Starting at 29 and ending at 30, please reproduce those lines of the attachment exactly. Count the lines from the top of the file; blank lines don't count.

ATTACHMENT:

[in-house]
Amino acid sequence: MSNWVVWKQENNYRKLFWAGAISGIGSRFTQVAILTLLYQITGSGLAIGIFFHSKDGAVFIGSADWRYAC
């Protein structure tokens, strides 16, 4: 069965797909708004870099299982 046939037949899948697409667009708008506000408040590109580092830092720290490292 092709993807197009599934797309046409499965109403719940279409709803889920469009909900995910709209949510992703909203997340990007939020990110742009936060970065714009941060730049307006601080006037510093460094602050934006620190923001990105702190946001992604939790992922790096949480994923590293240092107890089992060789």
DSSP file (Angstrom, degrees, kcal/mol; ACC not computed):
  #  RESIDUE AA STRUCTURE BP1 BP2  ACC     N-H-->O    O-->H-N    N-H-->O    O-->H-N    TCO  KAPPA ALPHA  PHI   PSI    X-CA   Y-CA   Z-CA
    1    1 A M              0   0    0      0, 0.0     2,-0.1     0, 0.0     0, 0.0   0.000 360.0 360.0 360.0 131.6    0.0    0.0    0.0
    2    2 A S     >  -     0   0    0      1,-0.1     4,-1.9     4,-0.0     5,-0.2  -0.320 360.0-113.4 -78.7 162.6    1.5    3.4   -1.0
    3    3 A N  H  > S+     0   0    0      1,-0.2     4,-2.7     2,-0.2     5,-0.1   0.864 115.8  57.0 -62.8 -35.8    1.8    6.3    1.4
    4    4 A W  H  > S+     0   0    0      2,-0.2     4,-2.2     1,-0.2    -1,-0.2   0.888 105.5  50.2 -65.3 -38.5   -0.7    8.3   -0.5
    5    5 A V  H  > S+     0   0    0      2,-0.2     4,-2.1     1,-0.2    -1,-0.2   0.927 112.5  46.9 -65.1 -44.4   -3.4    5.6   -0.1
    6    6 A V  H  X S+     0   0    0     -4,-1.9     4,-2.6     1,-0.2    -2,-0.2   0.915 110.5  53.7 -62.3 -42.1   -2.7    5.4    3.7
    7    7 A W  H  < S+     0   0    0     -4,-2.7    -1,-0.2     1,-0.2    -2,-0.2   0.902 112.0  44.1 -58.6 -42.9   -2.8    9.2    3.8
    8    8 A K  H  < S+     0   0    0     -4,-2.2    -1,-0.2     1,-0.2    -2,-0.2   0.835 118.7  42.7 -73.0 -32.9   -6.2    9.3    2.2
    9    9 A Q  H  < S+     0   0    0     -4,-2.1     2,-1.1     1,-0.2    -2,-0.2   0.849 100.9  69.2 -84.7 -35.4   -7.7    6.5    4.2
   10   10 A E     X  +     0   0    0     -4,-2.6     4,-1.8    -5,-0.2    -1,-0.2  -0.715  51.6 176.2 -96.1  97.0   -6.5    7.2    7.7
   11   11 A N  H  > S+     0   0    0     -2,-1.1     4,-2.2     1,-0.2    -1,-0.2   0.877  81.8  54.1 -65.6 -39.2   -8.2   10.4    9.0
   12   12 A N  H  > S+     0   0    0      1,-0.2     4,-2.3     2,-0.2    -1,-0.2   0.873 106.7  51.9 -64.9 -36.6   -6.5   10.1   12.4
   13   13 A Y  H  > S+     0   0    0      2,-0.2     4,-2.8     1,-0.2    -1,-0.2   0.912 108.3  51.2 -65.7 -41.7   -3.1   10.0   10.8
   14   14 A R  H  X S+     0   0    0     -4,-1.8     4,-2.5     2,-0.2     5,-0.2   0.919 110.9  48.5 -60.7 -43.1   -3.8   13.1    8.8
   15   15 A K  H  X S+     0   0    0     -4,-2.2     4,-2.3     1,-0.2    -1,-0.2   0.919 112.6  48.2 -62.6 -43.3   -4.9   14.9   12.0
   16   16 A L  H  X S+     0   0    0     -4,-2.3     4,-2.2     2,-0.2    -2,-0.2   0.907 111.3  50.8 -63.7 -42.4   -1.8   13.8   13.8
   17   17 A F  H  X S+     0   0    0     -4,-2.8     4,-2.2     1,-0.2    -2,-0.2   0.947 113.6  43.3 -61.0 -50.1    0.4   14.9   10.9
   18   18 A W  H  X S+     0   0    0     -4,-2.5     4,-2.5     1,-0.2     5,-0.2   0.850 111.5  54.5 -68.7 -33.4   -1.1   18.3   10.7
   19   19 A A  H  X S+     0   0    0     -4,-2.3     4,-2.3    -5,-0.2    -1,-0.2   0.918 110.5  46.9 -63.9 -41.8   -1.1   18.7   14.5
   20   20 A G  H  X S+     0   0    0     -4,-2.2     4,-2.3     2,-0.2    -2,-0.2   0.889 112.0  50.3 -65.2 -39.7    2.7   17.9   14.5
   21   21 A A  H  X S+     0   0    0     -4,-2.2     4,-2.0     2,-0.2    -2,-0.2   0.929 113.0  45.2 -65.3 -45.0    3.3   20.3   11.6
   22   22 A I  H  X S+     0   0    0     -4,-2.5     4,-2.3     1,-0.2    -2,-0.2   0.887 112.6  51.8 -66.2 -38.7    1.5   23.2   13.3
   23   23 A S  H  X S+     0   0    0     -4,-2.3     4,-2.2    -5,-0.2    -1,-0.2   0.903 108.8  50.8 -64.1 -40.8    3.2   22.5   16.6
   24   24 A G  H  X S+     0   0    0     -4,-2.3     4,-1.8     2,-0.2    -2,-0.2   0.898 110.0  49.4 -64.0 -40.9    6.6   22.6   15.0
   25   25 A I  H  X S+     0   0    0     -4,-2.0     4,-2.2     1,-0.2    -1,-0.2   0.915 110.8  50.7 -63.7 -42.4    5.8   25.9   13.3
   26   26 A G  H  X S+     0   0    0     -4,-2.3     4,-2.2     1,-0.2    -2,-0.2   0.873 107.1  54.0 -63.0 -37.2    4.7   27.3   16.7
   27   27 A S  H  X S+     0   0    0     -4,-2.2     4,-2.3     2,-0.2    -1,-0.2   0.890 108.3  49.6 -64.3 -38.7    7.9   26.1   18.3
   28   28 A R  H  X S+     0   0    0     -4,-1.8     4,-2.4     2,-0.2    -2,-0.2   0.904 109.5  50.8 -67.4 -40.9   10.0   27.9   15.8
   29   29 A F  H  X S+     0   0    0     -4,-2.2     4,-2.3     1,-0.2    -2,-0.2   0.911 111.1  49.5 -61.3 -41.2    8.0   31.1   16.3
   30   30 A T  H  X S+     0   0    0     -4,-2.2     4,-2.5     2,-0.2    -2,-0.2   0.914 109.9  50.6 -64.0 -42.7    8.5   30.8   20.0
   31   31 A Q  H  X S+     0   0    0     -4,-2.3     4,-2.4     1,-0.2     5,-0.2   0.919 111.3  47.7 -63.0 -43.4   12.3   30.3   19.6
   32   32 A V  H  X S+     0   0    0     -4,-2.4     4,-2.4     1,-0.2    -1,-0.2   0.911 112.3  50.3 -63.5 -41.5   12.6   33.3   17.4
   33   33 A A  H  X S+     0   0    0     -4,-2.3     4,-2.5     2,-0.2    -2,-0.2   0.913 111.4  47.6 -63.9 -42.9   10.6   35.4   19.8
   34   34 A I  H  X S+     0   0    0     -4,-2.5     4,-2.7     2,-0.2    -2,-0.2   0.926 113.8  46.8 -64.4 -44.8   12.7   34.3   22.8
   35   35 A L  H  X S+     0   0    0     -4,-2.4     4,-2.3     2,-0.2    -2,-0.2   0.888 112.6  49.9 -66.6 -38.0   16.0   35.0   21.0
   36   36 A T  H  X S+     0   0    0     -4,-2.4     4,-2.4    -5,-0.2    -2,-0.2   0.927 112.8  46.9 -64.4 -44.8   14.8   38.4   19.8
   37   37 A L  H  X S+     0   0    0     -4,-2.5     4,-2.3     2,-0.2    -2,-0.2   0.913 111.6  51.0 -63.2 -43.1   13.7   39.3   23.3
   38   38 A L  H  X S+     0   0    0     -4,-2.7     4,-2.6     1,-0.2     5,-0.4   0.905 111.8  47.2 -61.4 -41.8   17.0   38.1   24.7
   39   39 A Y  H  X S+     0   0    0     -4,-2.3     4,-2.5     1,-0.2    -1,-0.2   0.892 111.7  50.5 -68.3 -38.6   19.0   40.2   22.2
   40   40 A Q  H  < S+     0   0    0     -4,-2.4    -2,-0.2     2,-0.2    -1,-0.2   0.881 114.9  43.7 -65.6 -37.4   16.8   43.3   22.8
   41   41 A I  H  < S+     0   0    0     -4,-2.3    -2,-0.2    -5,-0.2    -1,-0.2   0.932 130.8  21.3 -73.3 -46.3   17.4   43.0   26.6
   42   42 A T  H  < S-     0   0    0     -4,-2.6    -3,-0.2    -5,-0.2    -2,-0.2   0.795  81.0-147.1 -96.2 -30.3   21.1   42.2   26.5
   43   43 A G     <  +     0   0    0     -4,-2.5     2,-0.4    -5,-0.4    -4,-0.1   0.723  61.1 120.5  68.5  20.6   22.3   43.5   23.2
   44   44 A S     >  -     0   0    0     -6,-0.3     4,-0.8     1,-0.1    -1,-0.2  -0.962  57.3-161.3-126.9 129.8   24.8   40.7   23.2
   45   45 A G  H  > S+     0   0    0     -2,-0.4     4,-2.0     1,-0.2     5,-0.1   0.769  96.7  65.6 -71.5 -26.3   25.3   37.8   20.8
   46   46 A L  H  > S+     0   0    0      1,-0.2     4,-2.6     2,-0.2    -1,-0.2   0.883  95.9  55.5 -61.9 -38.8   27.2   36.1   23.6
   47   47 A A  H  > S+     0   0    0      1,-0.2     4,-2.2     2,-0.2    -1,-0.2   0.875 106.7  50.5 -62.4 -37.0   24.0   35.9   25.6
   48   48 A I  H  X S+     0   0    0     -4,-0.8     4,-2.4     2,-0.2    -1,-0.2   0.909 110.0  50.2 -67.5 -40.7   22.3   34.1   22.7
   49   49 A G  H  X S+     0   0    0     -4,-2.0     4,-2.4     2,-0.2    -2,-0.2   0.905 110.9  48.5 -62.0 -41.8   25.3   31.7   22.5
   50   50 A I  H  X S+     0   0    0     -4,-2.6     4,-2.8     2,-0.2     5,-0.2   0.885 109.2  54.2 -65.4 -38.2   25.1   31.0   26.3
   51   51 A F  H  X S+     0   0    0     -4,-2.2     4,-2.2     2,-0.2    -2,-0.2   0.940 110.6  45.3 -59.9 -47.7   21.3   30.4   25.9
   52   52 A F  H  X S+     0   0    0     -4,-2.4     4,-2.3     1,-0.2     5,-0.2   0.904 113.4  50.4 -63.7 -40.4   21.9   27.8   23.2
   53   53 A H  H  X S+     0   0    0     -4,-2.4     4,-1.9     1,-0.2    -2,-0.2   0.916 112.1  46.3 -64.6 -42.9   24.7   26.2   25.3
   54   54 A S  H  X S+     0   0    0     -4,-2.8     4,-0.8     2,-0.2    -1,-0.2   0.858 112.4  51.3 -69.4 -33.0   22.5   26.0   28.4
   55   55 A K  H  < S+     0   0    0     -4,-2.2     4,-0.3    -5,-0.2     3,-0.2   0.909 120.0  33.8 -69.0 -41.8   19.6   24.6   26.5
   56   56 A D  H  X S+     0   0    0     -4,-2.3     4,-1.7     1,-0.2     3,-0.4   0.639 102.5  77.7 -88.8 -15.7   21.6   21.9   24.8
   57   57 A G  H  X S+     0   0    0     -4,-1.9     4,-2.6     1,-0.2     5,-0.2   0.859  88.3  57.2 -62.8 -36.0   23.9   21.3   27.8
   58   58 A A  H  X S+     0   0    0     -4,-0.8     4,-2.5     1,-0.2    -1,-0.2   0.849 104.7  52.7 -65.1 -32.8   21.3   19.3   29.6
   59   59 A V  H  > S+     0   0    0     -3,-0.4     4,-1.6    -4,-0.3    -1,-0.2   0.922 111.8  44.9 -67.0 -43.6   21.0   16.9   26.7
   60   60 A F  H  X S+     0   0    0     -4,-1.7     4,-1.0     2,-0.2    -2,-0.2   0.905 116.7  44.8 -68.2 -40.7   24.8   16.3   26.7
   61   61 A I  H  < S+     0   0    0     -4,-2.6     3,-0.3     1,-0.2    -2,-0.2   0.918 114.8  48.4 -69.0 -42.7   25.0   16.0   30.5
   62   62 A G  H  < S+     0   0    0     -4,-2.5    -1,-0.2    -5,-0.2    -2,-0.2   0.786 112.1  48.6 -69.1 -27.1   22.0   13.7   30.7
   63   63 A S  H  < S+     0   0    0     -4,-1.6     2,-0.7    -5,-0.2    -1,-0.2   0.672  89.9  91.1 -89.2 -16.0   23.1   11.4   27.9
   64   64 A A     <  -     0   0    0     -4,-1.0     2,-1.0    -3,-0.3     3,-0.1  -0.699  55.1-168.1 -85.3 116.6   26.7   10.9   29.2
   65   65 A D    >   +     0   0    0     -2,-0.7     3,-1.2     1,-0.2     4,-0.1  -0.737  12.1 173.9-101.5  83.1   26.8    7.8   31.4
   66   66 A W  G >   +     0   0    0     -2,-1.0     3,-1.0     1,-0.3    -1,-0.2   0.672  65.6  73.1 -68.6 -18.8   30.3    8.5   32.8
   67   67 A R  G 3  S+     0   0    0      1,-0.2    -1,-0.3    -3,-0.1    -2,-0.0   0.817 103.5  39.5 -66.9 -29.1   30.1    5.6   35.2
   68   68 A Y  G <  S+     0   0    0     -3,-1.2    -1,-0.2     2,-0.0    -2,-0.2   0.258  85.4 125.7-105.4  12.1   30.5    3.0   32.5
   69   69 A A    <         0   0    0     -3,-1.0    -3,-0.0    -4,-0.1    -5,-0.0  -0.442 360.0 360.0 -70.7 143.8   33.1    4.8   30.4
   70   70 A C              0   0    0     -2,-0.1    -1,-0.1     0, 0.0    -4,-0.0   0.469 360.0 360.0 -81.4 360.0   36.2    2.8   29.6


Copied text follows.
   24   24 A G  H  X S+     0   0    0     -4,-2.3     4,-1.8     2,-0.2    -2,-0.2   0.898 110.0  49.4 -64.0 -40.9    6.6   22.6   15.0
   25   25 A I  H  X S+     0   0    0     -4,-2.0     4,-2.2     1,-0.2    -1,-0.2   0.915 110.8  50.7 -63.7 -42.4    5.8   25.9   13.3